public Procedures GetProceduresByName(string name) {
        ValidateName(name);
        Procedures result = null;
        try {
            result = procedureRepository.GetProceduresByName(name, ProcedureOptions.IncludeWarnings());
        }
        catch (Exception ex) {
            policyHandler.HandleException(ex);
        }
    
        return result;
    }


    The service implementation chooses to use some procedure options when it calls into the repository. It does NOT have a bunch of logic...

    Here is another real world example, that is kind of complicated.  It is a soap based WCF service that delegates to a 3rd party shipping service to lookup some shipping details.  It validates the request, delegates to the 3rd party service, builds the response, logs to the event log, and returns the response.  If any errors occur during validation or downstream, they are handled by other code...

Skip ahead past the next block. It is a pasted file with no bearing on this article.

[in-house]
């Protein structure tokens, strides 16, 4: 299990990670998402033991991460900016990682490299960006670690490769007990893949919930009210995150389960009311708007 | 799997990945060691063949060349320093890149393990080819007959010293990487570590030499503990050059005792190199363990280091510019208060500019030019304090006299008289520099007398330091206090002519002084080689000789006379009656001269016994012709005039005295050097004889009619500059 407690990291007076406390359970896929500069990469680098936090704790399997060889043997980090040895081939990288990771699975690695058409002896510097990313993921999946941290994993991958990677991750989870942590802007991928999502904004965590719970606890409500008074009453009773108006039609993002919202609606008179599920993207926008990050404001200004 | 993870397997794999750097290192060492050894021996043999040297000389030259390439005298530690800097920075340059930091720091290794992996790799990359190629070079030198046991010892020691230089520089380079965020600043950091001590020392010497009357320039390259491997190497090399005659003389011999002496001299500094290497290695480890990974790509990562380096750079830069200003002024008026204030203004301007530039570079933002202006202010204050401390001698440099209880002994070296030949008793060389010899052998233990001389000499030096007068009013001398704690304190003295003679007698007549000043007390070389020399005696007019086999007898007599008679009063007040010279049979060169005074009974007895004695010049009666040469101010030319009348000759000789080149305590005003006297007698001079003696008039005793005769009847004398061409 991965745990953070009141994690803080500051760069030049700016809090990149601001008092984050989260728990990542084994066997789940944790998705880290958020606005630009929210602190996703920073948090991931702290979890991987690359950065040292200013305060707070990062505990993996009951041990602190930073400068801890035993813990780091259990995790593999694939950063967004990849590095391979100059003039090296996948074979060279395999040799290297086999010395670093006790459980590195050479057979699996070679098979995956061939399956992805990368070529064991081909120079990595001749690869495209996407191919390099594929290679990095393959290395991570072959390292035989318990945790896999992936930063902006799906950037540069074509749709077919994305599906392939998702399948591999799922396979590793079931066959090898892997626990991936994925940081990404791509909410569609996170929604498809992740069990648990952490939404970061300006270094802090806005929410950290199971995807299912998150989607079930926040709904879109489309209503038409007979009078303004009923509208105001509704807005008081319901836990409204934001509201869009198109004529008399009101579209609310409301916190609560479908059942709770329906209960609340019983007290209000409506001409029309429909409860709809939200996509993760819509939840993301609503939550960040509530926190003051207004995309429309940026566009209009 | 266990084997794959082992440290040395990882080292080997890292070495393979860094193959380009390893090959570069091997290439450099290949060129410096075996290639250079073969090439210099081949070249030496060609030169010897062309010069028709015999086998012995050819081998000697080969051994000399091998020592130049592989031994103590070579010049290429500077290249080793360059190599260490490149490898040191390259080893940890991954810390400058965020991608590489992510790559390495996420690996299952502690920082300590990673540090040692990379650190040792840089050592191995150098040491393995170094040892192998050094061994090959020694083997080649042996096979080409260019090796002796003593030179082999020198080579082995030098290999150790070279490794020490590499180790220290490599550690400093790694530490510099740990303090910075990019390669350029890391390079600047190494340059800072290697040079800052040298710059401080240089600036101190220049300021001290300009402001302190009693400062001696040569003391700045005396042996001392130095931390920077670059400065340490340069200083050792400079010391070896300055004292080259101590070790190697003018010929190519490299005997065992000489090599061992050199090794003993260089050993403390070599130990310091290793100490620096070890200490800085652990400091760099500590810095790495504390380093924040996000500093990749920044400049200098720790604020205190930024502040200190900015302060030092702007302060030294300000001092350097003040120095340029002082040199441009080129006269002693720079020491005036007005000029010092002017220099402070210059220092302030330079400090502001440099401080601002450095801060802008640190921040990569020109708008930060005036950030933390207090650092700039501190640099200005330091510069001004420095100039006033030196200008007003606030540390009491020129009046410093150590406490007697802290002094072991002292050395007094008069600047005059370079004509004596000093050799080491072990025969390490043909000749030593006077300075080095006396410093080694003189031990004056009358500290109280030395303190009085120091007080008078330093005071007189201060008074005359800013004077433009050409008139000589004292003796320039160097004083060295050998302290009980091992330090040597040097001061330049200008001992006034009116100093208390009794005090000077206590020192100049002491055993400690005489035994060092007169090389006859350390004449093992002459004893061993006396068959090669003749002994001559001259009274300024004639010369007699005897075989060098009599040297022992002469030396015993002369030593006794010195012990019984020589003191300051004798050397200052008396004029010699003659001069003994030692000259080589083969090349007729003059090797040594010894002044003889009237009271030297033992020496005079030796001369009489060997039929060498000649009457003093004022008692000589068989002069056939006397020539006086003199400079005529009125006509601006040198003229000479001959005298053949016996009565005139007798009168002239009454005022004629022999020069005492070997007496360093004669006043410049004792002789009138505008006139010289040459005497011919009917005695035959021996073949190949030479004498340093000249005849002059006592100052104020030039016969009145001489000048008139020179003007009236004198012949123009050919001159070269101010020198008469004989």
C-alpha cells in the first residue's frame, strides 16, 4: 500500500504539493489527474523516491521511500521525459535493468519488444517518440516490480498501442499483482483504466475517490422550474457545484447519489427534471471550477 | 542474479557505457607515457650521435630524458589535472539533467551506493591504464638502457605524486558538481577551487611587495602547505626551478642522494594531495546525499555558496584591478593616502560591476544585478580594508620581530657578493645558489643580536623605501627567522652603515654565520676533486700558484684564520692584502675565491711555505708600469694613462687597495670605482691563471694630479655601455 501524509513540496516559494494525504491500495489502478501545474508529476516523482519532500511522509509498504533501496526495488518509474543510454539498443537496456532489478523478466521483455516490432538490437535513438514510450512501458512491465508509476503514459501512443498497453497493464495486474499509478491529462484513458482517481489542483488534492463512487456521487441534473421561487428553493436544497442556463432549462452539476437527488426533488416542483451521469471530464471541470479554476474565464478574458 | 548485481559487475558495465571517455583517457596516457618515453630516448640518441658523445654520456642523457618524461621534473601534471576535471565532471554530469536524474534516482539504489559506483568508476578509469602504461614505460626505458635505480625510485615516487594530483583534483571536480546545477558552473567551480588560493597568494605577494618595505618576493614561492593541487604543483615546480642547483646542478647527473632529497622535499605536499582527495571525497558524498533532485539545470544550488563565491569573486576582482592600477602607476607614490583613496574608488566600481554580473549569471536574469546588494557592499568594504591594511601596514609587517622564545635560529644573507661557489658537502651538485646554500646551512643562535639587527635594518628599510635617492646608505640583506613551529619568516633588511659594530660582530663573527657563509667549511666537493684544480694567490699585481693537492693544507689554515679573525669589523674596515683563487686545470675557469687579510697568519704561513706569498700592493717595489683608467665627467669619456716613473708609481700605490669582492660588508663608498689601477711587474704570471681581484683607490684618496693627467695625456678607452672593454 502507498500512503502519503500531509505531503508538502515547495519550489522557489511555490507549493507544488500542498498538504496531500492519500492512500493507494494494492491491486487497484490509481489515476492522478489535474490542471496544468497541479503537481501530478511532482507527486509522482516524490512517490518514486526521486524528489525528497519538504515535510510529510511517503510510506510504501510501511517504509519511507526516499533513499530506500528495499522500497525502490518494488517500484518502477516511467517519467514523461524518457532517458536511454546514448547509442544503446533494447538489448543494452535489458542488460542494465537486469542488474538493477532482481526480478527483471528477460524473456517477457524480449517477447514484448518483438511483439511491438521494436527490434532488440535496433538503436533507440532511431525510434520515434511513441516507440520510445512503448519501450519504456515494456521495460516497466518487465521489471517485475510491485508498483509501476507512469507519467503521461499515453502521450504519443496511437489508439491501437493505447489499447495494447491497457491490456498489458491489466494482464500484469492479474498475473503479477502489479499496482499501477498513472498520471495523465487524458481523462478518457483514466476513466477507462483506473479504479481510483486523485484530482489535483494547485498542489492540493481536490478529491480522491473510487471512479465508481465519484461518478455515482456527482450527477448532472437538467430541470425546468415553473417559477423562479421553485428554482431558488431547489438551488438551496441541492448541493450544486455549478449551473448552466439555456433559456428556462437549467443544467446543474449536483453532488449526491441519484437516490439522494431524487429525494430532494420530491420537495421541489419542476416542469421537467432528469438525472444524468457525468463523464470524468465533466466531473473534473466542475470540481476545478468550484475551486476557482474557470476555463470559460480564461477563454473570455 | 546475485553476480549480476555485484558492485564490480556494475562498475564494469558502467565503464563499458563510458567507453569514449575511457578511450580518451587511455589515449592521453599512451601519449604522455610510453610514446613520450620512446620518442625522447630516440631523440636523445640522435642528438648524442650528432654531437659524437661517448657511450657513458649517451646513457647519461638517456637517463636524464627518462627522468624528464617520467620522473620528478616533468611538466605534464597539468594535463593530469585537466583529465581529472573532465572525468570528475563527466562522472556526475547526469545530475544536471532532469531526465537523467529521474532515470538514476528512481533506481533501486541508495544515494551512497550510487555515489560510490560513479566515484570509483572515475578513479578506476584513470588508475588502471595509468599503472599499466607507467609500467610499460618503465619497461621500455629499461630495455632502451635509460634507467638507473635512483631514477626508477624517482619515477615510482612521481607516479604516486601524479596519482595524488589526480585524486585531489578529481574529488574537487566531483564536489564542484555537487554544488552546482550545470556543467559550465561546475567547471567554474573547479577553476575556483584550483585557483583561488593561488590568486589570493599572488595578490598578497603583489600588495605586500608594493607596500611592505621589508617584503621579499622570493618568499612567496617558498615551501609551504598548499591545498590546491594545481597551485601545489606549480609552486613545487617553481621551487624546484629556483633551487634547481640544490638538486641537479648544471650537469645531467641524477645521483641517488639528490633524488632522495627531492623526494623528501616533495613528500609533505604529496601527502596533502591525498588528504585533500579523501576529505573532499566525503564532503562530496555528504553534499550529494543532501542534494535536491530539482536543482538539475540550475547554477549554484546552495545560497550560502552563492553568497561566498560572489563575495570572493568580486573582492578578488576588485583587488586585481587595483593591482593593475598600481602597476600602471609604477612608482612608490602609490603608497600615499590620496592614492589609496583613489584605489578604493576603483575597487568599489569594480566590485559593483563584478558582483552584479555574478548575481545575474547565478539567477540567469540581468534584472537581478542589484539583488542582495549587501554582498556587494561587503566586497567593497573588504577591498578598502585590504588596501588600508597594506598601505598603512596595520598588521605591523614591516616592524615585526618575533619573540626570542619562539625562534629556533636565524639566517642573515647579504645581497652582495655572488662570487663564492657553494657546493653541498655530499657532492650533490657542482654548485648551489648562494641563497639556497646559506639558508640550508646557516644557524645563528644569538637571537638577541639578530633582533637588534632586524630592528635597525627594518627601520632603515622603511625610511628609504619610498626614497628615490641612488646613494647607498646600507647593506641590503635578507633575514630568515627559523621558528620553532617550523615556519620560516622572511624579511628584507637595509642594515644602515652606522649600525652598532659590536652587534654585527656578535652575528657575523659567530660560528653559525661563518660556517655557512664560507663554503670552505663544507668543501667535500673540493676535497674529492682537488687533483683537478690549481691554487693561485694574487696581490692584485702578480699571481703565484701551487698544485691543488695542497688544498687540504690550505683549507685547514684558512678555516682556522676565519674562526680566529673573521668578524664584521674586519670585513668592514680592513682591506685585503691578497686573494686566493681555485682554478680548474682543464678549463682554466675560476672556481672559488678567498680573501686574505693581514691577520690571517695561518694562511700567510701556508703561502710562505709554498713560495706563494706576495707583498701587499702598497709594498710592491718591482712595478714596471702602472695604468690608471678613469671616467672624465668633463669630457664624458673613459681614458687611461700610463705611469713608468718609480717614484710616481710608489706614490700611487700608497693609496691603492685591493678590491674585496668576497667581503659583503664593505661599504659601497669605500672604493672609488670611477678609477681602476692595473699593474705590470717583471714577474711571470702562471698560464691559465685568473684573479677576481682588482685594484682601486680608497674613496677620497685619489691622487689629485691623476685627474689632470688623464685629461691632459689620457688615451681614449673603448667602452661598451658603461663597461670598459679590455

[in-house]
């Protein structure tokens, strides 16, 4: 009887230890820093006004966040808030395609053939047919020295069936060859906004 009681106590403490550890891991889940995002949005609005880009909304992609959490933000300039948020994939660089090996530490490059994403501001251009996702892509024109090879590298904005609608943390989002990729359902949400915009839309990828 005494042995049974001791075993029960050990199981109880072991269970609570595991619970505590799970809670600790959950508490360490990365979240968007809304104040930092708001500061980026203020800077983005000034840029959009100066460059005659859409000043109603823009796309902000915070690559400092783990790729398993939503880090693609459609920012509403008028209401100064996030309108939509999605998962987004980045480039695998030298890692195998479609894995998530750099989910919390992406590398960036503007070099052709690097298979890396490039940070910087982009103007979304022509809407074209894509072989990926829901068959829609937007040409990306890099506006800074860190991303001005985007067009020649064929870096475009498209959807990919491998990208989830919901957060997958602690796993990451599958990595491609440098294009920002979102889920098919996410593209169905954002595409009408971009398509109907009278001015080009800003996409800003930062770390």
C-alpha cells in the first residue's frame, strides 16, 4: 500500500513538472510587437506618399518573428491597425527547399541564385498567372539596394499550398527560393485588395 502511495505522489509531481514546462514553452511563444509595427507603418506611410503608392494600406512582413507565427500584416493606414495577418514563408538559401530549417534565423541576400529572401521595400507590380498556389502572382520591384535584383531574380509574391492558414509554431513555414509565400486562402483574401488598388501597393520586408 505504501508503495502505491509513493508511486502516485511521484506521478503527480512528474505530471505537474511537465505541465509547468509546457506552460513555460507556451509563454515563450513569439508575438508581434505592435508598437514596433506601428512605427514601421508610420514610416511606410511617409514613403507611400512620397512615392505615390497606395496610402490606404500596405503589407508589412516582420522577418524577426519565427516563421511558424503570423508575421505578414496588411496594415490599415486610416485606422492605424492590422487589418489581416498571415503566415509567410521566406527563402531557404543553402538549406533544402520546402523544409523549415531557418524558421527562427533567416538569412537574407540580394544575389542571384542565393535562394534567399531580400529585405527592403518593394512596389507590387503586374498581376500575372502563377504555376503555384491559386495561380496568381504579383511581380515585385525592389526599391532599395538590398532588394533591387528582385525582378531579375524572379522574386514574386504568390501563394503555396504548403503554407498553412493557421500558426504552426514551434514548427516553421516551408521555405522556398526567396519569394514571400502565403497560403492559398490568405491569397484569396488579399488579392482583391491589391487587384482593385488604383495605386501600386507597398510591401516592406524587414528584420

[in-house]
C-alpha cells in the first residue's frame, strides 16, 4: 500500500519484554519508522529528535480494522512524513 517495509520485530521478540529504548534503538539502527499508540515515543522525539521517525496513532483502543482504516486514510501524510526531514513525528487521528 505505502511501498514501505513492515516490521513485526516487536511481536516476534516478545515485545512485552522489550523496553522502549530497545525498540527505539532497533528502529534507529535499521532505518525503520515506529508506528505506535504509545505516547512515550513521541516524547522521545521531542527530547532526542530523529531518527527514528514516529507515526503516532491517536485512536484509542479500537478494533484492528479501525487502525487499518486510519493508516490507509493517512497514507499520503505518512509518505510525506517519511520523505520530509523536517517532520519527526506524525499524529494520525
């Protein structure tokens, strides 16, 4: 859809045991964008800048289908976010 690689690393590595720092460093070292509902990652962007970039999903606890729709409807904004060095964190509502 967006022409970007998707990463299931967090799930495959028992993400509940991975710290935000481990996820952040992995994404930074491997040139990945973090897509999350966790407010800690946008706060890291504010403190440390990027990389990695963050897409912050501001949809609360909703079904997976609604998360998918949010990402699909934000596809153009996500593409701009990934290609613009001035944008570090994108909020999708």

[PrincipalPermission(SecurityAction.Demand, Role = UserRoles.Anonymous)]
     public GetShipmentInformationResponse GetShipmentInformation(GetShipmentInformationRequest request)
     {
        ValidateGetShipmentInformationRequest(request);
        GetShipmentInformationResponse response = new GetShipmentInformationResponse();
        try {
            switch (request.ShippingProvider) {
                case ShippingProvider.UPS:
                    response = GetUPSShipmentTracking(request.TrackingNumber);
                    break;
            }
            eventLogService.WriteEvent(
                new WriteEventRequest(
                    LogEntryBuilder.GetShipmentInformation(request.TrackingNumber, request.ShippingProvider)));
        }
        catch (Exception ex) {
            if (policyHandler.HandleException(ex, ServicePolicyName))
                throw;
        }
        return response;
    }


     

    Hope this helps you decide.

    • Marked as answer by Anonymous Thursday, October 7, 2021 12:00 AM
    Thursday, November 19, 2009 2:59 AM